Jihadism “defines itself against us,” Gorka told Bannon, then the head of Breitbart News, in an interview during the presidential election. “We are the antithesis—everything America stands for: individual liberty based upon the dignity of the human being made in the image of God. That is what must be destroyed or enslaved [by the jihadists]. This is not random acts of violence. This is a plan. It has a strategy. It’s been brewing for decades. Now they have the Islamic state. We must understand the threat if we want to defeat it.”

Meanwhile, others in government are expressing alarm about a more secular struggle that threatens the liberal form of democracy practiced in the United States. Consider what Adam Schiff, the top Democrat on the House Intelligence Committee, told me last month regarding why he was so intent on Congress investigating the Russian government’s possible contacts with the Trump campaign and interference in the U.S. election through hacks and leaks of Democratic Party emails: “We’re in a competition with Russia right now. They are championing autocracy all over the world. We are promoting democracy. It is not communism versus capitalism anymore, but it is authoritarianism versus representative government. And it’s the Russian goal to take down Western liberal democracy” by meddling in the politics of the United States and European countries.

And so far in this “new war of ideas,” democracy appears to be receding while autocracy is advancing, Schiff told Politico’s Susan Glasser in a recent interview. “You see in many parts of Europe a retreat to nationalism, a de-emphasis on human rights. You see in the countries of our NATO allies the imprisoning of journalists. We’re seeing an awful turn away from representative government, democracy, human rights, and the rule of law.” Russia gets “a lot of criticism for being an authoritarian system, and they would like nothing better than to show that the democracies, the Western democracies, are corrupt; that they’re no better than Russia,” he explained. Trump has only helped Russia’s cause by suggesting that Vladimir Putin isn’t any more brutal a ruler than those who have led the United States, Schiff added.

Writing in The Atlantic, the democracy scholar Larry Diamond recently detailed some of the Russian efforts cited by Schiff:

Western intelligence agencies have been monitoring a Russian campaign on a Cold War scale to support a wide range of European parties and actors—illiberal parties and politicians of both the far left and far right—that are sympathetic to Russia and Putin. This includes not just newer neo-fascist parties, but anti-immigrant far-right parties like the National Front of France … which obtained a 9 million euro loan from a Russian bank in 2014. …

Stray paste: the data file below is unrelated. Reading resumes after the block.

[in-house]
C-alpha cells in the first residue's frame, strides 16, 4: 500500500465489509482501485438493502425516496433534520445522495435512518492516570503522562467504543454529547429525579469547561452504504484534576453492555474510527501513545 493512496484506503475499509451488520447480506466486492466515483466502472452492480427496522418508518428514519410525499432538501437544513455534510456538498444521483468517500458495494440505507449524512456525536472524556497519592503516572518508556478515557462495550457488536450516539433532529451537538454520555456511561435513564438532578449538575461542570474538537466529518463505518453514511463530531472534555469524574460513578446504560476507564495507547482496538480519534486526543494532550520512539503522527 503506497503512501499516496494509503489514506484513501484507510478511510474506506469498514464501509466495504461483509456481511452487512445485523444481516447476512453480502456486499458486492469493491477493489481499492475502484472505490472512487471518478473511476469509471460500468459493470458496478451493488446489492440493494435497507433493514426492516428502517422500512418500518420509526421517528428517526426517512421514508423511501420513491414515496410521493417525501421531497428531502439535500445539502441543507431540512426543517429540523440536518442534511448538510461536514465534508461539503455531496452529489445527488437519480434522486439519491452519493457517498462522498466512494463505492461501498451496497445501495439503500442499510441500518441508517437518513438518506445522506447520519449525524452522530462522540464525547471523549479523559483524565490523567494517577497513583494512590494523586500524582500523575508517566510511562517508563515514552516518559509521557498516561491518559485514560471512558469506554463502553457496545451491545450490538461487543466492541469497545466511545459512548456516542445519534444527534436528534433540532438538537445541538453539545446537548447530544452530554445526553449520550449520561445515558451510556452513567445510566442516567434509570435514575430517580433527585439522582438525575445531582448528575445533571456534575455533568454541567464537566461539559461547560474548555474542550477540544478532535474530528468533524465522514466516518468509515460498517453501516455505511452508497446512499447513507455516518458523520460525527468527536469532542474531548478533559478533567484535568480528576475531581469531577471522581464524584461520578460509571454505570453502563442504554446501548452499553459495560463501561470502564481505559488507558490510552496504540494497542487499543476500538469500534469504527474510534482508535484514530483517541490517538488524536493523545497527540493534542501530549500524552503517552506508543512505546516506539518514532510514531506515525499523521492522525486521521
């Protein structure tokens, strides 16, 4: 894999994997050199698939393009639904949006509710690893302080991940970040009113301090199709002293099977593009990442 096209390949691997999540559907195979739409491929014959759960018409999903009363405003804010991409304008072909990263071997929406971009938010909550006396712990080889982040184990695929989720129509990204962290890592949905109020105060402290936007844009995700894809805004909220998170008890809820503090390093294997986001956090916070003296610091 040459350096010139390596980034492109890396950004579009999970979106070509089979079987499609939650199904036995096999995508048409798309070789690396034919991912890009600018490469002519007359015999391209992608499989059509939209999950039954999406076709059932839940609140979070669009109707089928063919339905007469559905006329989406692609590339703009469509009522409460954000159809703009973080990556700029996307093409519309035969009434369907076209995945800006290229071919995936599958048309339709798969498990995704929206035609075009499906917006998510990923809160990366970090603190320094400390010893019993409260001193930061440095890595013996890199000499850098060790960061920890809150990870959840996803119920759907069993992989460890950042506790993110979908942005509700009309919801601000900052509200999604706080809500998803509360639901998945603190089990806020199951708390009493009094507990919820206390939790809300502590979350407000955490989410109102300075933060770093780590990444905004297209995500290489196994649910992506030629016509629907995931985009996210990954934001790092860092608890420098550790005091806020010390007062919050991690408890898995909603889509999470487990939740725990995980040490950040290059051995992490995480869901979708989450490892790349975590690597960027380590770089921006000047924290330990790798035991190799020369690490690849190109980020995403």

The romance between far-right, anti-immigrant European parties and Vladimir Putin’s Russia springs not just from practical ties of support but a shared conservative reaction against liberalism, globalization, and multiculturalism.

Anxiety about the forward march of anti-democratic forces isn’t confined to Democrats. It is shared, for instance, by the Republican Senator John McCain, who has condemned the Russian cyberattacks as an “act of war” on “our very fundamentals of democracy.” In a speech at the Munich Security Conference last month, McCain pondered whether “the West”—meaning the military and diplomatic alliances among advanced liberal democracies that emerged after World War II—“will survive.” People around the world are turning “away from universal values and toward old ties of blood, and race, and sectarianism,” he noted, while “more and more of our fellow citizens seem to be flirting with authoritarianism and romanticizing it as our moral equivalent.” He observed that “many of our peoples, including in my own country, are giving up on the West.”

Schiff and McCain are issuing these warnings at a time when the growth of democracies in the world has stalled, and American democracy is plagued by low confidence in government and high levels of political polarization. They are doing so as a growing number of Americans gravitate toward “strong” leaders who appear capable of overcoming democratic gridlock, and as a new American president with populist-authoritarian leanings challenges democratic norms.  

It’s not surprising that people with different political beliefs would have different understandings of the dangers facing the United States. Nor are these threats mutually exclusive; John McCain is surely concerned about both Russia and jihadist terrorism. But how America’s leaders decide to prioritize these threats—and which ideological struggle, if any, they choose to wage—will help determine the course of American foreign policy.